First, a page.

Hard-hitting TV road safety ad ‘not about retribution’

Noel Clancy’s wife and daughter were killed in a crash with an unaccompanied learner

A widower who lost his wife and daughter in tragic circumstances when their car was hit by an unaccompanied learner driver has defended a hard-hitting Road Safety Authority ad on TV that he has made and insisted it was not about retribution but about highlighting changes in the law.

Noel Clancy (59) from Kilworth, north Cork, lost his wife, Geraldine (58), and daughter Louise (22) when their Ford Focus was struck by a car driven by an unaccompanied learner driver, their neighbour Susan Gleeson, then 20, at Ballyderown, Kilworth, on December 22nd, 2015.

Ms Gleeson was driving her father’s Opel Vectra when she collided with the Clancys’ car, flipping it on to its roof and through a hole in a stone wall before it ended up in a narrow canal-like drain. The Clancys drowned as rescuers could not open the car doors in time to get them out.

Ms Gleeson later pleaded guilty to dangerous driving causing the deaths of Mr Clancy's wife and daughter, and she was given a three-year suspended jail sentence and banned from driving for 15 years by Judge Seán Ó Donnabháin at Cork Circuit Criminal Court in November 2016.


Mr Clancy, who joined in the attempted rescue of the victims without realising who they were, recently participated in an RSA ad for its Crashed Lives series, focusing on his own personal tragedy, where he speaks poignantly about how he didn’t recognise his wife and daughter as they were taken from the car.

“The undertaker asked me what coffin would we lower first. I told him we would lower Geraldine first and then place Louise back in her arms. I will never see my wife and daughter again,” says Mr Clancy in the ad, which has been broadcast on the main TV channels and screened in cinemas over Christmas.

‘Bad taste’

It has generated a lot of debate locally and online. One Facebook user, Liam Evans, received a lot of support for a post where he described the minute-long RSA ad as "being in extremely bad taste".

“While nobody disputes the fact this man suffered a massive loss, it was as a result of a terrible accident. The other driver has been convicted by the court and no doubt carries a huge burden of guilt. Is it fair that she must be repeatedly reminded by prime-time television. Will this save even one life? I doubt it.”

However, Mr Clancy said he made no apologies for the emotional nature of the ad, while stressing that his motivation was not to seek any retribution on Ms Gleeson but simply to highlight a recent change in the law that allowed gardaí to confiscate cars driven by unaccompanied learner drivers.

“The idea was that it would be hard-hitting. The director and the two researchers came down here and I said to them I wanted it to be as hard-hitting as possible. I didn’t want it to be some bland, in one ear, out the other ear job.”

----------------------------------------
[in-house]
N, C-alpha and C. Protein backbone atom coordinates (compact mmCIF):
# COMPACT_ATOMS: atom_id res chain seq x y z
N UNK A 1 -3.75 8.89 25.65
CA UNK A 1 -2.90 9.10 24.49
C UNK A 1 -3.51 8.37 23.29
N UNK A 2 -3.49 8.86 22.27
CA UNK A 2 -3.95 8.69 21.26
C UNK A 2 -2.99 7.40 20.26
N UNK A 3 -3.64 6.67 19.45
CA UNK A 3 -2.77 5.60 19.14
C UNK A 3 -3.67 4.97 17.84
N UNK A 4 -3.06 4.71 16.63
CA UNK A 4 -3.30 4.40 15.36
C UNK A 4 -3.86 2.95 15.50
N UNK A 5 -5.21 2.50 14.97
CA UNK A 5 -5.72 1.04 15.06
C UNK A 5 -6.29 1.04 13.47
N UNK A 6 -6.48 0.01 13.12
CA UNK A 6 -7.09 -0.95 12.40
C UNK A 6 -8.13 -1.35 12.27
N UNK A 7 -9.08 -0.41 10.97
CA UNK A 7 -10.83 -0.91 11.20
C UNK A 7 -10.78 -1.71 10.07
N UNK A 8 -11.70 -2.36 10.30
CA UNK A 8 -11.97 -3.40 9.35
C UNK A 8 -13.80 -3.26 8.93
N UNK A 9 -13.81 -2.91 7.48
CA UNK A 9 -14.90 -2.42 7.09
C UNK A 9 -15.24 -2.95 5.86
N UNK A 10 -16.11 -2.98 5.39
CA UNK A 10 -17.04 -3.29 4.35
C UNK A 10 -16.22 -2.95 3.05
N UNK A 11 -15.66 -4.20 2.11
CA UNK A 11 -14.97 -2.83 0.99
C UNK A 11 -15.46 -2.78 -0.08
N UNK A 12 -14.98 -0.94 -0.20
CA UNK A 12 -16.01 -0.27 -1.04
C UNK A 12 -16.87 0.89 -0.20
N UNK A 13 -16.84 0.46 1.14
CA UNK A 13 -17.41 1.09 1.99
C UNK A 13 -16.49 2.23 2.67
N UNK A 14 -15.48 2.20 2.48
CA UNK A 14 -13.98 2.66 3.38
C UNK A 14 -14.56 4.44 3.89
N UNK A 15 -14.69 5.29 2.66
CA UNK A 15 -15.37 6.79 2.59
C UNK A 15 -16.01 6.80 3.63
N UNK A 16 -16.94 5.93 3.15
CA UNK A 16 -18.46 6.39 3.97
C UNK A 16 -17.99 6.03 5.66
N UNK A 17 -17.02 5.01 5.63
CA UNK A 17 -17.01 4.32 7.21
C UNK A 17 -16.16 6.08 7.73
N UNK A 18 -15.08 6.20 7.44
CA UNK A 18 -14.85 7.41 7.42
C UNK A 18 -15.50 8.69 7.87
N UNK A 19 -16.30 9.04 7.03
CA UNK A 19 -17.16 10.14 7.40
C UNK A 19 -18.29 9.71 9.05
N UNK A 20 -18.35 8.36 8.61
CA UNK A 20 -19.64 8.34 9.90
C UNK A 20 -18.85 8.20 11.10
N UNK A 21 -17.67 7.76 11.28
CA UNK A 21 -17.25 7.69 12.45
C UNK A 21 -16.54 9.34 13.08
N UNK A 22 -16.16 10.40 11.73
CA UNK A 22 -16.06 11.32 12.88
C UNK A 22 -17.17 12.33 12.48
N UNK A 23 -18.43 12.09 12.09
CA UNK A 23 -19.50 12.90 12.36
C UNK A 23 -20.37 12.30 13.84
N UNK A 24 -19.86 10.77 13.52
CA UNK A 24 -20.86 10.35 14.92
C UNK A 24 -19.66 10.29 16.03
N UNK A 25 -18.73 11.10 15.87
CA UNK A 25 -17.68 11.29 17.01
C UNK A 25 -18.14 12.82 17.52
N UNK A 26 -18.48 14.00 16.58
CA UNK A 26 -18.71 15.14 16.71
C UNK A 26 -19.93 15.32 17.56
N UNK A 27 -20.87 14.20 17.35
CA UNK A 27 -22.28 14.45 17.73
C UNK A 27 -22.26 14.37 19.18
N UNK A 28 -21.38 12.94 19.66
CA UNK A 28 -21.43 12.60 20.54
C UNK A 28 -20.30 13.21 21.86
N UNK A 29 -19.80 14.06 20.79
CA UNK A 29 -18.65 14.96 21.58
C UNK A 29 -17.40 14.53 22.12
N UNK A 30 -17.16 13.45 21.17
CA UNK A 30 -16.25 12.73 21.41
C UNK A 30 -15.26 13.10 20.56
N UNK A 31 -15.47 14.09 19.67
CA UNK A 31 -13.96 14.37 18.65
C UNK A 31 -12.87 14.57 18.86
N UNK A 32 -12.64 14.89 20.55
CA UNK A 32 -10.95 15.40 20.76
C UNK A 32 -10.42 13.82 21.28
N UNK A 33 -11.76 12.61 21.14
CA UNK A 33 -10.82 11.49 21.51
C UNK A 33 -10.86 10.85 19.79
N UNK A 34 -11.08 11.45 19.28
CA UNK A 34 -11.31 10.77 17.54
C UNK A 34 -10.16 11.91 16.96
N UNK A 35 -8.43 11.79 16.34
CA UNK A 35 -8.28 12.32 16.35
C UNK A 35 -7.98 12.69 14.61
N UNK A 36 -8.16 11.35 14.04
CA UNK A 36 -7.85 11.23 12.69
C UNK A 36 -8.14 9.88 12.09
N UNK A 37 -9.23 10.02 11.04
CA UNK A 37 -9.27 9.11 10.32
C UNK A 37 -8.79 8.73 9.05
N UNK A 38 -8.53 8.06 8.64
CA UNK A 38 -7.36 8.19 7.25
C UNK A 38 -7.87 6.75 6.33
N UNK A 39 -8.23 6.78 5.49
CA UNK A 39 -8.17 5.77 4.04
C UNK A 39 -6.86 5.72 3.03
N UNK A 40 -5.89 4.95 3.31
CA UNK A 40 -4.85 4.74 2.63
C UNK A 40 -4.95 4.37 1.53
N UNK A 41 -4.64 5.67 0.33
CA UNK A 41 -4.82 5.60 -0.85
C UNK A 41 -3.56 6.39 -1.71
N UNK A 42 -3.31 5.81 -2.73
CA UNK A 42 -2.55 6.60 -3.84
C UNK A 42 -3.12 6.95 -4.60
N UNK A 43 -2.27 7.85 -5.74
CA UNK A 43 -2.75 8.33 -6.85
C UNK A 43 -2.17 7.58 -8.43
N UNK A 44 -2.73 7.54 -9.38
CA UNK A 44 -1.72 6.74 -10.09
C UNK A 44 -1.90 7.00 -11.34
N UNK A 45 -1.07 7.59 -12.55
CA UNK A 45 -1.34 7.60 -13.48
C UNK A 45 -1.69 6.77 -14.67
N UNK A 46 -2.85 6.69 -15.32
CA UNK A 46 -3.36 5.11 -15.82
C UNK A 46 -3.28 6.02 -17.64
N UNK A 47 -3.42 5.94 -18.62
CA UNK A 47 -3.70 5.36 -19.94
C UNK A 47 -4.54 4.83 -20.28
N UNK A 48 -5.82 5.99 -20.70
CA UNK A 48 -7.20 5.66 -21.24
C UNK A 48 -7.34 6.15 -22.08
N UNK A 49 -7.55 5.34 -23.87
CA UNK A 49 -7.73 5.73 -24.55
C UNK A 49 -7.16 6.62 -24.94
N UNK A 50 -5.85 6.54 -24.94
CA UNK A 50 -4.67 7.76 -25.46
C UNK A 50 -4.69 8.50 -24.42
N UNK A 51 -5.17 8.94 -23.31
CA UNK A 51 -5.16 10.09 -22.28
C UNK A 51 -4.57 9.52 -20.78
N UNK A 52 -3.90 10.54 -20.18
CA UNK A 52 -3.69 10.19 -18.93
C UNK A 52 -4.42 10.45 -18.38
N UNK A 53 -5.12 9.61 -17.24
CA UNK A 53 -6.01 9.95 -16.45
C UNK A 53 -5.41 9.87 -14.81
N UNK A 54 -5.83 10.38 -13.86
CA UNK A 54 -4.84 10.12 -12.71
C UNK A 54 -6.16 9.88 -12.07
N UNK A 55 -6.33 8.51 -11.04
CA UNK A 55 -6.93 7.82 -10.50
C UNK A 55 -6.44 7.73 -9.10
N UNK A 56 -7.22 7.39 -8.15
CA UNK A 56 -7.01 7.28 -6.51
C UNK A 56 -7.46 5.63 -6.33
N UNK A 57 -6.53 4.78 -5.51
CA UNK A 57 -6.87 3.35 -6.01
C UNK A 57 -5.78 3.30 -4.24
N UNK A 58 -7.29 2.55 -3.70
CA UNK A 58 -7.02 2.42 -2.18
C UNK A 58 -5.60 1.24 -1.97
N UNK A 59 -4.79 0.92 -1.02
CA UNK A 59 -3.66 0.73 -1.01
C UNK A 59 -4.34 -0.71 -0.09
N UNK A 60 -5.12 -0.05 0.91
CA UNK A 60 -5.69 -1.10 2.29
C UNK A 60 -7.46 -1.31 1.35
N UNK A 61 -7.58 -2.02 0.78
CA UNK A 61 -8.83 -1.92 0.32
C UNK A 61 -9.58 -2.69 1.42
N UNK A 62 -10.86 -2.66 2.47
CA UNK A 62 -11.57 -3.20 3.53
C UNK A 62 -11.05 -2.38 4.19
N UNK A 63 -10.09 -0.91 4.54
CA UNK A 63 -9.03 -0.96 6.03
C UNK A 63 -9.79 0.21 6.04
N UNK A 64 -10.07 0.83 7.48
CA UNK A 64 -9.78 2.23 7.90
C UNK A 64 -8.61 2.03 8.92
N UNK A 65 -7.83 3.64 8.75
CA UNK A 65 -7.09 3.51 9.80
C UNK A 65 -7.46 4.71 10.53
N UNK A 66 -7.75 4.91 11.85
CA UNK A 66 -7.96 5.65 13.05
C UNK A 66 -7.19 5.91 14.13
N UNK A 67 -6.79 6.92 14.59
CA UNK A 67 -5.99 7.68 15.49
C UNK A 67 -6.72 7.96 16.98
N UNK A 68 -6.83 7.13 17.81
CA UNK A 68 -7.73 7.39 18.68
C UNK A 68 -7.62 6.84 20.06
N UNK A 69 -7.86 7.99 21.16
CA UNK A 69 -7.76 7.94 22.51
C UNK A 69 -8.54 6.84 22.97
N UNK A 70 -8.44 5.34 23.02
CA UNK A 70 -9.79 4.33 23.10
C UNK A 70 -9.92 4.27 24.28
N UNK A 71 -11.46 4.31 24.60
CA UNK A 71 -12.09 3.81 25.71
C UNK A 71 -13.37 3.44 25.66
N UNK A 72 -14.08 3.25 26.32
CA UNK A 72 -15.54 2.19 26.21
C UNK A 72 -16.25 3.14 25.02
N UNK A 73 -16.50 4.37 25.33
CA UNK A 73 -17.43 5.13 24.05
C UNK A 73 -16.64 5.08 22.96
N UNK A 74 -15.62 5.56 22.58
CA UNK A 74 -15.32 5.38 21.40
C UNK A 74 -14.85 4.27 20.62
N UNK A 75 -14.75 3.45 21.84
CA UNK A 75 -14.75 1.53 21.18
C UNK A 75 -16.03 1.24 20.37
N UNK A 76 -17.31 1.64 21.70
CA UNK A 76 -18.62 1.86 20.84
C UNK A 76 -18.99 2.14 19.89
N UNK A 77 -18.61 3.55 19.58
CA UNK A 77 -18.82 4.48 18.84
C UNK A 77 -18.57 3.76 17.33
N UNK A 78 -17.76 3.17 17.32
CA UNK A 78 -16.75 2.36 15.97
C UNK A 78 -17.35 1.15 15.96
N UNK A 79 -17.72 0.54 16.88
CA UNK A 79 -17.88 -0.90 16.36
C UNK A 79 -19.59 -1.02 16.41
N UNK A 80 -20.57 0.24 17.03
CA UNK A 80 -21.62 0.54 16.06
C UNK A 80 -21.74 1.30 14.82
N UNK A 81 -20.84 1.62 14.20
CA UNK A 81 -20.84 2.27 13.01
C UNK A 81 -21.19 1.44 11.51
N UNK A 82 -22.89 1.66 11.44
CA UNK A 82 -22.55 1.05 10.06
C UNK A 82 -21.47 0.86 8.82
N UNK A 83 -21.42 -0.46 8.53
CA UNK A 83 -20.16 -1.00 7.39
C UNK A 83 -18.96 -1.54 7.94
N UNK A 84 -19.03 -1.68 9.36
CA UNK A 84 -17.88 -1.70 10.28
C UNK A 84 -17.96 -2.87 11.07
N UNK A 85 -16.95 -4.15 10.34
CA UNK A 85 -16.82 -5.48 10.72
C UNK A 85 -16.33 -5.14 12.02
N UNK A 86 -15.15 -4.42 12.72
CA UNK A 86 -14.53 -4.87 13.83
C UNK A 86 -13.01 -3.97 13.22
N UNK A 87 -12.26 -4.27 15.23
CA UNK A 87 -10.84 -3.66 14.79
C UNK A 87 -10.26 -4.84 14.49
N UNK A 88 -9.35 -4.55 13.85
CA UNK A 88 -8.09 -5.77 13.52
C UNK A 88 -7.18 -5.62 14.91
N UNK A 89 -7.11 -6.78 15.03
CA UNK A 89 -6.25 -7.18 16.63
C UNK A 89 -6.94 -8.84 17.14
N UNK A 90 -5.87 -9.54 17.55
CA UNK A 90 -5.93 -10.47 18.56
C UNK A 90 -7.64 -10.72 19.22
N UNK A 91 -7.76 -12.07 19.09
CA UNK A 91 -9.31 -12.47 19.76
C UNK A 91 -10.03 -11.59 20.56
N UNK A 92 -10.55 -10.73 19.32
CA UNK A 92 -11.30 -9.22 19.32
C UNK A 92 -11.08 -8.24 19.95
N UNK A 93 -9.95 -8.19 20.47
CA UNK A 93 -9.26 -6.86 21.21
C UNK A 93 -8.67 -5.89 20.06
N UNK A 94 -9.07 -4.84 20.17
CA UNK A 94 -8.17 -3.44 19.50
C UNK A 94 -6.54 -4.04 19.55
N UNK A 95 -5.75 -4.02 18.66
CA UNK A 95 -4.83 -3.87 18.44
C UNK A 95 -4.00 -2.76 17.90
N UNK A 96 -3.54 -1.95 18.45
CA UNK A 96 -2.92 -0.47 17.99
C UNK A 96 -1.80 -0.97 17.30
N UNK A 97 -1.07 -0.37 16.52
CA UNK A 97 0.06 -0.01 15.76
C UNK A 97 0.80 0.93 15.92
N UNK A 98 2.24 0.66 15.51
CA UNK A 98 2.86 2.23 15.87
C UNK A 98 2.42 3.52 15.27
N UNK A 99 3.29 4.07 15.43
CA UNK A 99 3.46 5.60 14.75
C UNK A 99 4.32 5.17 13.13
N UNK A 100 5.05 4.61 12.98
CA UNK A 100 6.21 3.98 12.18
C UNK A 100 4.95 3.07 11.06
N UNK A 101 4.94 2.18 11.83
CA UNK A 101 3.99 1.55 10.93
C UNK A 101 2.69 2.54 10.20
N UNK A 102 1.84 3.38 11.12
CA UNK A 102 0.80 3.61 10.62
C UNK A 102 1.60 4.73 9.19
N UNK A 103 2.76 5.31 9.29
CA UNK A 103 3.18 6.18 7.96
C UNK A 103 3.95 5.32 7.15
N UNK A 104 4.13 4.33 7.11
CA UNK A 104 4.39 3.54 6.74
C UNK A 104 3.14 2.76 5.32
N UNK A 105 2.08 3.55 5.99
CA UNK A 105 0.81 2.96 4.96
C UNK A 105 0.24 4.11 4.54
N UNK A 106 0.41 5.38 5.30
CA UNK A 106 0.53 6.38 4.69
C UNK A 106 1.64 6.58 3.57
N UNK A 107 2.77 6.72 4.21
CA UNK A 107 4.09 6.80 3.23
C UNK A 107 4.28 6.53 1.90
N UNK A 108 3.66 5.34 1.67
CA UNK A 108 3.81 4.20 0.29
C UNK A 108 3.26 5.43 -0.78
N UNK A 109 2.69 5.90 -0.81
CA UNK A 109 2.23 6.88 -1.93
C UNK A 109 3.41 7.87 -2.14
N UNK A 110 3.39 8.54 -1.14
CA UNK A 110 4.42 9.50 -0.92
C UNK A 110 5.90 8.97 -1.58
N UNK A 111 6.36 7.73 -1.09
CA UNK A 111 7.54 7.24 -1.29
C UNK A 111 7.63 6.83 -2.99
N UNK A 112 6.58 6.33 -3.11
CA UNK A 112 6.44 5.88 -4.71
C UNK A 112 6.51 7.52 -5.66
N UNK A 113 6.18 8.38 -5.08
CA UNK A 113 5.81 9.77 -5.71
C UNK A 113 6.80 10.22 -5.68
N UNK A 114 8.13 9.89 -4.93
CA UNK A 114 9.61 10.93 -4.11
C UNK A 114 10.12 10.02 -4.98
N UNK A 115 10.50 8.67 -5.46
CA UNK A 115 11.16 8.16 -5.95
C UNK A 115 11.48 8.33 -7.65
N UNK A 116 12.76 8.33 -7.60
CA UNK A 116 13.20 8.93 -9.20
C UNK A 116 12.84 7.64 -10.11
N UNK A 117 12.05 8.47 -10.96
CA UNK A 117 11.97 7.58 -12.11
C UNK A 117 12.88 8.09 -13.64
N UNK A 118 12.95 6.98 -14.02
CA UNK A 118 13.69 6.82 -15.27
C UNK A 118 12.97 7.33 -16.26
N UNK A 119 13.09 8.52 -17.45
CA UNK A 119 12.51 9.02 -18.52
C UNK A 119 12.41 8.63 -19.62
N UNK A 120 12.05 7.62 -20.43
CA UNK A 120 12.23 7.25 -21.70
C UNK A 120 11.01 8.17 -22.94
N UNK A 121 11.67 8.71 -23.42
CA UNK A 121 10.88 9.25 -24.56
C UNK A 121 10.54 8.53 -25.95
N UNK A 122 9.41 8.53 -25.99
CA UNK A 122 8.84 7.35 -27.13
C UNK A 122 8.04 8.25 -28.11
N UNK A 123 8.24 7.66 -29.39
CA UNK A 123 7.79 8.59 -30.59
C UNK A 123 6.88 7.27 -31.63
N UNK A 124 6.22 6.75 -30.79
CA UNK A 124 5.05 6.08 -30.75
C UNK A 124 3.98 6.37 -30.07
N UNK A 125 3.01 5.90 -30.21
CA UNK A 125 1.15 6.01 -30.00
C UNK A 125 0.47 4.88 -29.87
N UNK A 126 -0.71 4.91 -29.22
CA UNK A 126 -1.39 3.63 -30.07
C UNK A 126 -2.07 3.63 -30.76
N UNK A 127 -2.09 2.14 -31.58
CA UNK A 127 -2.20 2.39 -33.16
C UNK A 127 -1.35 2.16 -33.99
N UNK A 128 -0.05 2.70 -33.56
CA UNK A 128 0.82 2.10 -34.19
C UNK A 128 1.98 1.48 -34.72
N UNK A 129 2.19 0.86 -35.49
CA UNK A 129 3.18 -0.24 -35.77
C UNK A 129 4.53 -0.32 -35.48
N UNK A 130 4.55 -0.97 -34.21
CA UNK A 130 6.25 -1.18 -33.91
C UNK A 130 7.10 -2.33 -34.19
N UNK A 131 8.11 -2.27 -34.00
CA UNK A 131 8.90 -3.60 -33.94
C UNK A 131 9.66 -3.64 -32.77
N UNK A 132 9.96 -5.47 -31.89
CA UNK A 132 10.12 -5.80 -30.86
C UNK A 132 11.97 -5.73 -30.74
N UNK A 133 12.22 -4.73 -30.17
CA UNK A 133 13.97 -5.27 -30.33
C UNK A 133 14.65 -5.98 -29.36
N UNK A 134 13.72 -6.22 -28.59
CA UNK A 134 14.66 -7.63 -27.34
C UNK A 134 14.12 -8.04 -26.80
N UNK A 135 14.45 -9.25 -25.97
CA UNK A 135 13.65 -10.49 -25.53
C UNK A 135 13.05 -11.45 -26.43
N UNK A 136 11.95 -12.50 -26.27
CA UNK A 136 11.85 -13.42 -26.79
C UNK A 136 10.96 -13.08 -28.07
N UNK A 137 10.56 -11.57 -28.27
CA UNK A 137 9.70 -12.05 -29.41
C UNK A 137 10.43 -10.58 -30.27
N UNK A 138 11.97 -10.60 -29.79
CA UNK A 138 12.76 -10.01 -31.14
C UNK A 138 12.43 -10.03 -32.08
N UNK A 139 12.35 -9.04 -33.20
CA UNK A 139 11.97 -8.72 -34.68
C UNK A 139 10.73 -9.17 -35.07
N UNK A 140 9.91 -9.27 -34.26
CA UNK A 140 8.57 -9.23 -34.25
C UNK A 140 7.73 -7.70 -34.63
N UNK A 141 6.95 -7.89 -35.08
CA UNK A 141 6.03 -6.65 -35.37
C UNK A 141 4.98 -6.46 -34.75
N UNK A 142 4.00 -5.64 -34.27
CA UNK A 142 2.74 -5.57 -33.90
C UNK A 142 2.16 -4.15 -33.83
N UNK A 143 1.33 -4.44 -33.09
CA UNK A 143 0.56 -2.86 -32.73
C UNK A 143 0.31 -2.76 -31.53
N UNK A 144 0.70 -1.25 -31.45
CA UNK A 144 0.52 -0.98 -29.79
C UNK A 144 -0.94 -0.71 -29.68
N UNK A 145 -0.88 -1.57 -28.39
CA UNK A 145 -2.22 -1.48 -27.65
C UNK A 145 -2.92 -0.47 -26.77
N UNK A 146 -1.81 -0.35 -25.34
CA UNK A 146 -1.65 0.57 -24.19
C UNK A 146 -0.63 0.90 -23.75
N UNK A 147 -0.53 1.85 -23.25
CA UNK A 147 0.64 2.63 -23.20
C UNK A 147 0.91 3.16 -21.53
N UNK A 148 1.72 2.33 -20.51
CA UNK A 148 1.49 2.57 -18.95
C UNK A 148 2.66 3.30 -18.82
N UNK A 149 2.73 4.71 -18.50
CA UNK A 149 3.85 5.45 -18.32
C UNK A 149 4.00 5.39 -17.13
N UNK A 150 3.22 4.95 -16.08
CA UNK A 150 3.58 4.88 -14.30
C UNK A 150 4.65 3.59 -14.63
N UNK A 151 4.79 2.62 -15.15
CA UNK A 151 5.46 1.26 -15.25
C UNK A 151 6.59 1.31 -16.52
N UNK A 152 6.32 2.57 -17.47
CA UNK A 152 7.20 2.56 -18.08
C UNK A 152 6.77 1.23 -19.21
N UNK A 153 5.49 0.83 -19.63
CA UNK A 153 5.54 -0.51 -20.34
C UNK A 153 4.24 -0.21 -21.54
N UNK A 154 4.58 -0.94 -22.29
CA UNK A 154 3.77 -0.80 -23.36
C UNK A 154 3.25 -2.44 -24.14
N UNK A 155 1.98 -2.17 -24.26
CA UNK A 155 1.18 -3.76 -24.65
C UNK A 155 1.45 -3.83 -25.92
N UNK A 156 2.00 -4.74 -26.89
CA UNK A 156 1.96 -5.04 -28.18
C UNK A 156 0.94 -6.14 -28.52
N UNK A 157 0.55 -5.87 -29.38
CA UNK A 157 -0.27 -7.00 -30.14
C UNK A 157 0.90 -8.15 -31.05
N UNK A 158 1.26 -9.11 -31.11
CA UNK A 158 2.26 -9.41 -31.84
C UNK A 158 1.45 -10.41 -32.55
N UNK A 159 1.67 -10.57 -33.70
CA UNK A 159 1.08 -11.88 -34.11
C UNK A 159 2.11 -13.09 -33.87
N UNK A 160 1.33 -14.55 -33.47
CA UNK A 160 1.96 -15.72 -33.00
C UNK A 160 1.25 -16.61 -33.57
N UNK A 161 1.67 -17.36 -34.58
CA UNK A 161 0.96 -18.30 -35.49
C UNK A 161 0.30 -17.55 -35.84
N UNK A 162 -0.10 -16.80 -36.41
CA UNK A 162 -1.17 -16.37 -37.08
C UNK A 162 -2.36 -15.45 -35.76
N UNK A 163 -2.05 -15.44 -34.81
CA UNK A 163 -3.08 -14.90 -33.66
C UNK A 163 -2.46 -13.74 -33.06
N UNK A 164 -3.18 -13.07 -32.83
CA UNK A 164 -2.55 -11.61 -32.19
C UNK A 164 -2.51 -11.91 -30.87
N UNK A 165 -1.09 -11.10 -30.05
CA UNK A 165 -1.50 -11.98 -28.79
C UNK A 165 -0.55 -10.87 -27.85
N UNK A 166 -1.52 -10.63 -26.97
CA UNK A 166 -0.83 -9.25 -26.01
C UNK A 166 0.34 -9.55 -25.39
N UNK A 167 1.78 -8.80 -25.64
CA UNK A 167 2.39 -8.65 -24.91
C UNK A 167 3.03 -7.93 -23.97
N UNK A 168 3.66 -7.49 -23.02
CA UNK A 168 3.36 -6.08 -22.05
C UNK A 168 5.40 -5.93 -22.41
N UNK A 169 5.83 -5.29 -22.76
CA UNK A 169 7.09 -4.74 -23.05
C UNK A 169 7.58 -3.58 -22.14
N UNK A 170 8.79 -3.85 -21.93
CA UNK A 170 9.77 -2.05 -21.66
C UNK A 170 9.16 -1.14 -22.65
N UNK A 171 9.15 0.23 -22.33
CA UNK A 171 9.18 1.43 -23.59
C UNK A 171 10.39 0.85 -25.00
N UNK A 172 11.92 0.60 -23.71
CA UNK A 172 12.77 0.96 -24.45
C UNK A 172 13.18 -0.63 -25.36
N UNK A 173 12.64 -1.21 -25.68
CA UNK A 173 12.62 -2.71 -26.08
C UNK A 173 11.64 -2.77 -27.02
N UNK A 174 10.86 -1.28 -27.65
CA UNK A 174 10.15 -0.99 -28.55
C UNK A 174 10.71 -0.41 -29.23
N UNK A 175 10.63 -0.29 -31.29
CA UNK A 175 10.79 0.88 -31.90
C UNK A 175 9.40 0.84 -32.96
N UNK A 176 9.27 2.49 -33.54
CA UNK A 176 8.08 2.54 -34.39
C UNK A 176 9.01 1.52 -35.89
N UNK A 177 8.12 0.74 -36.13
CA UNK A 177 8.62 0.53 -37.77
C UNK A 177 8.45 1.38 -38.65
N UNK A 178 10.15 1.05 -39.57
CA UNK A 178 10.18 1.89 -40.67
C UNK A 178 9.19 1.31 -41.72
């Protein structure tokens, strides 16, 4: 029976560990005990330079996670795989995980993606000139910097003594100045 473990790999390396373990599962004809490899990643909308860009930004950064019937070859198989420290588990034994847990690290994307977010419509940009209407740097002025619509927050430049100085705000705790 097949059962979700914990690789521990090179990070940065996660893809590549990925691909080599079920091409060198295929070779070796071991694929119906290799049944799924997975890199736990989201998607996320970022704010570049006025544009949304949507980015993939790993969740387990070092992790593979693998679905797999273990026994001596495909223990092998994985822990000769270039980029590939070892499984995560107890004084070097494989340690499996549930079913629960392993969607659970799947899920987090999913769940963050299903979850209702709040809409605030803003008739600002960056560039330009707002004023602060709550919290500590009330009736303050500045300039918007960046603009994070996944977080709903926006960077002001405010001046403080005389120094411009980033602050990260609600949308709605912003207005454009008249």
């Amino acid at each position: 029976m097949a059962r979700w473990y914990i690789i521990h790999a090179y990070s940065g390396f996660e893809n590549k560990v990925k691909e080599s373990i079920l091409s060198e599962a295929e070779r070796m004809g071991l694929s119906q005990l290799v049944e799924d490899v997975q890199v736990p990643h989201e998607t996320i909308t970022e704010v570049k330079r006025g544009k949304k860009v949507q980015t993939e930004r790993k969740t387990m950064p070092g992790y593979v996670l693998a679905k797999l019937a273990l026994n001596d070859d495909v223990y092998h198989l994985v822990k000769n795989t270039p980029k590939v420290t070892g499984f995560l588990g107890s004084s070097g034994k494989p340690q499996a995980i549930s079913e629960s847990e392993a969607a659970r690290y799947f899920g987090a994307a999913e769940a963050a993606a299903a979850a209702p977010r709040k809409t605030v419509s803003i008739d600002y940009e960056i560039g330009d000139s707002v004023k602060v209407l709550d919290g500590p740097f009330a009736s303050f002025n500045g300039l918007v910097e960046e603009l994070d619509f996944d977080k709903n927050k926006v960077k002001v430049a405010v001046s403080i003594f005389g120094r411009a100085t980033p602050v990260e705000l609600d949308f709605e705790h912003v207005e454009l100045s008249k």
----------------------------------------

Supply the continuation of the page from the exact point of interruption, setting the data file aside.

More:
“This was never about retribution,” he stressed. Rather, “I wanted parents and car owners especially to sit up and take notice of this ad.”

“It’s too late for me and my wife and daughter, but what I set out to do was try to spare other families the hell that was inflicted on our family.”

Mr Clancy said he found making the ad extremely harrowing as he returned to the scene of the crash near his home with gardaí controlling traffic as they did on the day of the tragedy. He conceded he found it difficult to watch the advert but said he was not aware of any local negativity in Kilworth to it.

‘Terrible tragedy’

In Kilworth village, locals were reluctant to speak on the record. Canon Donal Leahy declined to comment, saying he knew both Clancy and Gleeson families well. "This was a terrible tragedy and I'm certainly not going to get involved one way or another," he said politely but firmly.

One woman, who didn’t wish to be named, said it was the intensely local nature of the tragedy with the Clancy and Gleeson families living less than 1km apart that added to the poignancy of the event, but she rejected any suggestion that the hard-hitting nature of the RSA ad had led to any split or divide in the community.

“It would be a lot easier for people to support the ad if it involved people from two different towns or counties, but it’s the fact that people know both sides and know that nothing was done deliberately or out of badness that has suddenly made it an issue and people are talking about it.

“It was a tragedy at every level for both families. I think everyone knows a vulnerable kid who learned to drive that way but there were endless coincidences that led to the tragedy and then for Noel to come upon it only added to the sadness of it, losing his wife and daughter,” she said.

“So I don’t think the community is split over this. I believe everyone wants to support everyone in this. It’s just it’s so close to us. To me there are other ads that are just as traumatic but we don’t know the people and the pain behind the tragedy whereas we do here and the ad reminds us of that.”